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Fear of failure on Sipp due diligence

Sargisson: Contamination concern

James Hay managing director Tim Sargisson claims that a lack of due diligence among smaller Sipp companies risks damaging the Sipp brand.

He says underperformance of mainstream assets has led to a surge in demand for esoteric investments within Sipps. He claims many smaller players will be unable to cope with the amount of work involved in vetting investments, which could lead to unsuitable investments being allowed.

He says: “We have a very large team of experienced people to look at these investments and we are being swamped with investment requests.

Now if you are a small Sipp provider, I am not sure how you can do the due diligence on those investments.

“I have concerns that the Sipp brand or the Sipp name could become contaminated because it is associated with all manner of questionable investments. You do not want Tony Hetherington popping up in the Mail on Sunday asking, why didn’t the Sipp provider warn clients this was unsuitable?”

Sippchoice managing director Hyman Wolanski says due diligence can be hard to get right but adds it is bigger companies that fail as they do not have the flexibility to cope with investors’ demands.

He says: “It is a big concern for the big providers because they cannot do it properly. They are not geared up for less straightforward investments.

They are much more sausage-machine-type operations.”


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There are 4 comments at the moment, we would love to hear your opinion too.

  1. “why didn’t the Sipp provider warn clients this was unsuitable?”

    Since when was it the job of the SIPP provider to advise the client on the suitability of an investment?

    Surely all the provider needs to do is ensure that it is allowable under SIPP rules and will not breach taxable property rules?

  2. Pension man is quite correct in that as long as an investment in ‘allowable’ under the HMRC rules, then it is in theory no business of the SIPP Provider…. its something between the client and his IFA.

    From James Hay’s comments I guess that their ‘SIPP’ is really a PPP with extras, written under a master trust and therefore a ‘sausage machine’ operation….. if a SIPP really is a SIPP, written under an individual trust then even the investments which might sail close to the wind re allowable investments should be ok, as any unauthorised tax charge levied would be on the individual’s SIPP only…..and on the individual’s head be it!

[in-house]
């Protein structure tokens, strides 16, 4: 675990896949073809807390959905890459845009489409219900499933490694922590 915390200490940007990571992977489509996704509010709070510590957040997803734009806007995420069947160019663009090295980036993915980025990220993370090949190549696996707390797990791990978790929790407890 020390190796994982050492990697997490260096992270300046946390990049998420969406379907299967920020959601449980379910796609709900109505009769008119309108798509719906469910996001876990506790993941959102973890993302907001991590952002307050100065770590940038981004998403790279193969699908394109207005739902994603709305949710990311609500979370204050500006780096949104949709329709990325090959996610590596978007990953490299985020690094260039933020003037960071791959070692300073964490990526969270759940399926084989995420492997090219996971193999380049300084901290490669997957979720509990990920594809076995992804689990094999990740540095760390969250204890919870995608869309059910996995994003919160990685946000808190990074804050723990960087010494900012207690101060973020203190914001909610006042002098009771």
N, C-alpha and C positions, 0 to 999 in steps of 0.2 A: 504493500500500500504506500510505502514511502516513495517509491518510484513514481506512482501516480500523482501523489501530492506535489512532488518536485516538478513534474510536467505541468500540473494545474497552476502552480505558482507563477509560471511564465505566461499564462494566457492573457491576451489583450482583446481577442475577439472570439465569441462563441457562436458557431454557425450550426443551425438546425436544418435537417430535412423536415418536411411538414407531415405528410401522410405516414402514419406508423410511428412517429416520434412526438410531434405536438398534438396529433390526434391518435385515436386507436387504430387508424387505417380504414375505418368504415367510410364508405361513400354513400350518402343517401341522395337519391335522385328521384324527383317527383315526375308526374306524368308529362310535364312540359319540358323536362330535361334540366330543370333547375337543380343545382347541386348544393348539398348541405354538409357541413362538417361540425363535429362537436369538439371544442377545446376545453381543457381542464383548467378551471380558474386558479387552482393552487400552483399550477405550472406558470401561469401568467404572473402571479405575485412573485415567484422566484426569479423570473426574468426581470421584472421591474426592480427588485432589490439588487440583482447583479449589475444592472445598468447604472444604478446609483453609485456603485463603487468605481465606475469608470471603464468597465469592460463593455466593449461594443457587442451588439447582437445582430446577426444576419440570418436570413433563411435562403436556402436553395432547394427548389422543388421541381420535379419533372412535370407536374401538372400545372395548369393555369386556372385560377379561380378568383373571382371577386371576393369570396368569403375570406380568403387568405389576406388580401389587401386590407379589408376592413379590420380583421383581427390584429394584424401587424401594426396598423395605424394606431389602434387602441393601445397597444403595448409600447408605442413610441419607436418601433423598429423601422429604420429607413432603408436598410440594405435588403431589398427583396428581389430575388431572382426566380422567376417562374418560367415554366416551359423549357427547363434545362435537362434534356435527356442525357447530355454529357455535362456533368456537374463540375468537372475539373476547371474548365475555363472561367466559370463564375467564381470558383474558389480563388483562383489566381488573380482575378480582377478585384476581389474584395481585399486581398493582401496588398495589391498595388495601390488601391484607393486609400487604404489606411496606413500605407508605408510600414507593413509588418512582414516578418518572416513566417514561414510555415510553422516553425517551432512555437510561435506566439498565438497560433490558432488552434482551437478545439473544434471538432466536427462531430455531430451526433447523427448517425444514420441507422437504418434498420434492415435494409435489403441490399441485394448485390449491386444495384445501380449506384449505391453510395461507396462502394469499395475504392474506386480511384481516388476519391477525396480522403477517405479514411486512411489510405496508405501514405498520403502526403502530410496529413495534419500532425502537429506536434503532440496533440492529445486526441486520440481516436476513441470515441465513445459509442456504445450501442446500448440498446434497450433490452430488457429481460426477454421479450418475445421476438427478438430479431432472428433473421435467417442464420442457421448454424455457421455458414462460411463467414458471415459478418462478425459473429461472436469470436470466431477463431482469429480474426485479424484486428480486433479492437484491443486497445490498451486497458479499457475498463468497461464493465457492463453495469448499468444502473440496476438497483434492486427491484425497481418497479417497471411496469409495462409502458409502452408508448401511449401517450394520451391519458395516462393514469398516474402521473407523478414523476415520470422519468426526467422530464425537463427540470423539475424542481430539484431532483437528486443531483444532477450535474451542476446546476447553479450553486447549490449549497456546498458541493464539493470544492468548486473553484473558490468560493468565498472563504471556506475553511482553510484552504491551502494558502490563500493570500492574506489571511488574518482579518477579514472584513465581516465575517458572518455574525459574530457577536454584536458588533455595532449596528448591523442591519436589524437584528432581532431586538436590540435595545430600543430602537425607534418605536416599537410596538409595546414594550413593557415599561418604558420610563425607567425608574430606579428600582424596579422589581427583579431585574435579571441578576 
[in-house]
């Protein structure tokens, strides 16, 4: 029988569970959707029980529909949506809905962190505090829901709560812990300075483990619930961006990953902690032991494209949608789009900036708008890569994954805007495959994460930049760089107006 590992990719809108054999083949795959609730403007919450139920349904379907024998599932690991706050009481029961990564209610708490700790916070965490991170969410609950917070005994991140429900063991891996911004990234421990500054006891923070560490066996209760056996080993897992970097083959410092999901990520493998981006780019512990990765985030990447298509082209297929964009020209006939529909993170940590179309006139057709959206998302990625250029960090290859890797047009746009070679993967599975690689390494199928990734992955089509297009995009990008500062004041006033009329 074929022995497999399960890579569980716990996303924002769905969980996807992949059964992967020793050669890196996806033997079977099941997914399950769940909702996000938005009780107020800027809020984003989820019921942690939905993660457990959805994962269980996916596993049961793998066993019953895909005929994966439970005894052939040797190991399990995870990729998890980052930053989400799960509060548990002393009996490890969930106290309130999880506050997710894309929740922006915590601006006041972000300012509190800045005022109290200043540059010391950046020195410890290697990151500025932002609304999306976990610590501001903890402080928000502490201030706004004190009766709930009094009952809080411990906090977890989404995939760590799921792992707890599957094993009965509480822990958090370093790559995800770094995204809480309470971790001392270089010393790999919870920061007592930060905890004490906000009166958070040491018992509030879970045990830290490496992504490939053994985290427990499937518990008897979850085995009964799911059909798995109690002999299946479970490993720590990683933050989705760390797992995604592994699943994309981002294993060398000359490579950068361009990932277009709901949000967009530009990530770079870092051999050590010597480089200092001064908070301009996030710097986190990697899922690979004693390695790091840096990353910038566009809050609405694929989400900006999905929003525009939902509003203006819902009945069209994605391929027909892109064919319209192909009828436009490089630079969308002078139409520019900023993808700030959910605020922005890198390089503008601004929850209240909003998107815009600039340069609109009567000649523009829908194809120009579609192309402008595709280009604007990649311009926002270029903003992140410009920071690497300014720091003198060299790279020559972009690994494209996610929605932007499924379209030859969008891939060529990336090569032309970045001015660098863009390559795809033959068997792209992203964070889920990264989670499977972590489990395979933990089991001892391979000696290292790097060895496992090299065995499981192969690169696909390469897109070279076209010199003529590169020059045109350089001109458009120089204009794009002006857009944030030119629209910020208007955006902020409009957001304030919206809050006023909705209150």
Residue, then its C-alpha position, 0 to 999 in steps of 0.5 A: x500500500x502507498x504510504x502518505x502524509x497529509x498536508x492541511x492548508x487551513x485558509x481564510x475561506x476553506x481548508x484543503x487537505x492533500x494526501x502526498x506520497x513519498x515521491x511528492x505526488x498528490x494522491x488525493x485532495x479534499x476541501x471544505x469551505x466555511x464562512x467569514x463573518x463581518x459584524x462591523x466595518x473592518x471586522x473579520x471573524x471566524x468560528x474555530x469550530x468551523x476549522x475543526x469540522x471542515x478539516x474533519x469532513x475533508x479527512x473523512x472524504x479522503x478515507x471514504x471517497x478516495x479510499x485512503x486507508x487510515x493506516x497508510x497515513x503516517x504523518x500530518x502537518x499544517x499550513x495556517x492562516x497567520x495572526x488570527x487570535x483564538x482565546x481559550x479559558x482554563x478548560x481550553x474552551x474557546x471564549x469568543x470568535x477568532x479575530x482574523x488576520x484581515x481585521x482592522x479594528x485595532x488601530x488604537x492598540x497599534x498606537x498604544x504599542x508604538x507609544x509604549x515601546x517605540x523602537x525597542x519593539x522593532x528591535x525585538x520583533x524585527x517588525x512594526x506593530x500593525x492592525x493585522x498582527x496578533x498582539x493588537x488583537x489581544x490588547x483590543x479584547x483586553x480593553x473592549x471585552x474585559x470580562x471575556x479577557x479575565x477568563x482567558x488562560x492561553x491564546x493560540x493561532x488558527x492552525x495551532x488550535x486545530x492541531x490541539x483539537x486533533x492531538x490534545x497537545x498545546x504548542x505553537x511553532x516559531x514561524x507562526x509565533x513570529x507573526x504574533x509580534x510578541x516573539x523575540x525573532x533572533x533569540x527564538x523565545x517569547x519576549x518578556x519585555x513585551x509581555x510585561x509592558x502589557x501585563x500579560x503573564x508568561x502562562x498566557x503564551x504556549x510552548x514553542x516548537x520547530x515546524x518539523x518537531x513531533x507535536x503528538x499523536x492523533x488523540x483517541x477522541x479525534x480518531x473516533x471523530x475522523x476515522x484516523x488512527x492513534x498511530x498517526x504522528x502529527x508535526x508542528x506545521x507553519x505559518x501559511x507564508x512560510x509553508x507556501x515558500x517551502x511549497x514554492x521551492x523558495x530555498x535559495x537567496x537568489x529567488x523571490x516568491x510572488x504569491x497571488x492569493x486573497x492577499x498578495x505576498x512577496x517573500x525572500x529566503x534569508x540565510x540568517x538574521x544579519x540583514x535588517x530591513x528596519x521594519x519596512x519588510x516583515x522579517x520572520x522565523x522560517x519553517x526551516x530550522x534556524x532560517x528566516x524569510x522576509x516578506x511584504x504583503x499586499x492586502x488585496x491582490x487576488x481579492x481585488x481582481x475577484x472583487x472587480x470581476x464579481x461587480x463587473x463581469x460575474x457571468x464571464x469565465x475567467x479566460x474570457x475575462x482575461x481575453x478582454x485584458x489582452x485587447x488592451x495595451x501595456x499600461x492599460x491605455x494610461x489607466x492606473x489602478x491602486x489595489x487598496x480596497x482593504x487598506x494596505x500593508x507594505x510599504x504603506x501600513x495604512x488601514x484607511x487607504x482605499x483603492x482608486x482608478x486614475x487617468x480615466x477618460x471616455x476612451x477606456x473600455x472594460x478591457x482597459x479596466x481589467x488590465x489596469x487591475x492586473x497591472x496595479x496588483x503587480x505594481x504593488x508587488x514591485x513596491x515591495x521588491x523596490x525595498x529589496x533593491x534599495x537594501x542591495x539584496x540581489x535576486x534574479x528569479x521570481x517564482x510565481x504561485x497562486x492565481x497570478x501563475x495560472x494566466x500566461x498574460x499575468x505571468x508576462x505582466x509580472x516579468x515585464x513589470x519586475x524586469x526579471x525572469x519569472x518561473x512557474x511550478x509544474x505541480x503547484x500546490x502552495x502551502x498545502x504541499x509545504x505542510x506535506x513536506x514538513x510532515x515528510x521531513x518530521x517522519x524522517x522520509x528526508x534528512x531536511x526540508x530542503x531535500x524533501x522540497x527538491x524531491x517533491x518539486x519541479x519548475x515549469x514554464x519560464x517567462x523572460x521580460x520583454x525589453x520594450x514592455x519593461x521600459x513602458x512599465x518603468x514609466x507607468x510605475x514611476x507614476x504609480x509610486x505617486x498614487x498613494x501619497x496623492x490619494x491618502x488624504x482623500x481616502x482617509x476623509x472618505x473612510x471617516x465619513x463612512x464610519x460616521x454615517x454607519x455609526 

3. Tony Hetherington 14th October 2010 at 7:37 pm

    I can easily imagine circumstances in which an investor finds out too late that his land banking investment, which he was sold as ideal for his Sipp, is actually part of an unauthorised Collective Investment Scheme and that the vendor made false claims and has vanished or is about to be shut down.

    The investor is unlikely to have heard of a CIS, let alone the relevant rules. But he might reasonably expect any Sipp adviser to raise the question before it is too late.

    Aside from this, Tony Hetherington is seriously concerned that equities in a Sipp are treated under FSCS rules as exactly the same as any speculative equity investment and subject to the same compensation ceiling.

    Should we wait for the first big Sipp-provider collapse to find that investments were not properly ring fenced, and that people approaching retirement have lost a pension pot that they cannot replace? Or should the FSA change the rules? What does the industry think?

  4. Dear Mr PensionMan
    I am sure you are fully aware of last years FSA sipp operaters thematic review – the factsheet issued as a result of that review contains teh follow statement.

    Although the client’s advisers are responsible for the SIPP investment advice given, as a
    SIPP operator you have responsibility for the quality of the SIPP business you administer.
    Basic measures you could take include:
    making sure that the adviser is FSA authorised and • has the appropriate permission to carry out
    this type of advice;
    • agreeing formal terms of business agreements with advisory firms;
    • gathering and analysing management information, tracking where your business comes from,
    together with indicators as to its suitability for clients; and
    • putting in place procedures and controls to identify possible instances of financial crime and
    risks to clients, such as unsuitable SIPPs and investments.
    You should act upon the information provided to protect consumers and to prevent the
    reputational risk to your firm that facilitating unsuitable SIPPs would bring.

    fulldocument available on the fsa website, but i hope it helps and shows why these 2 industry gents have such strong views on this subject.

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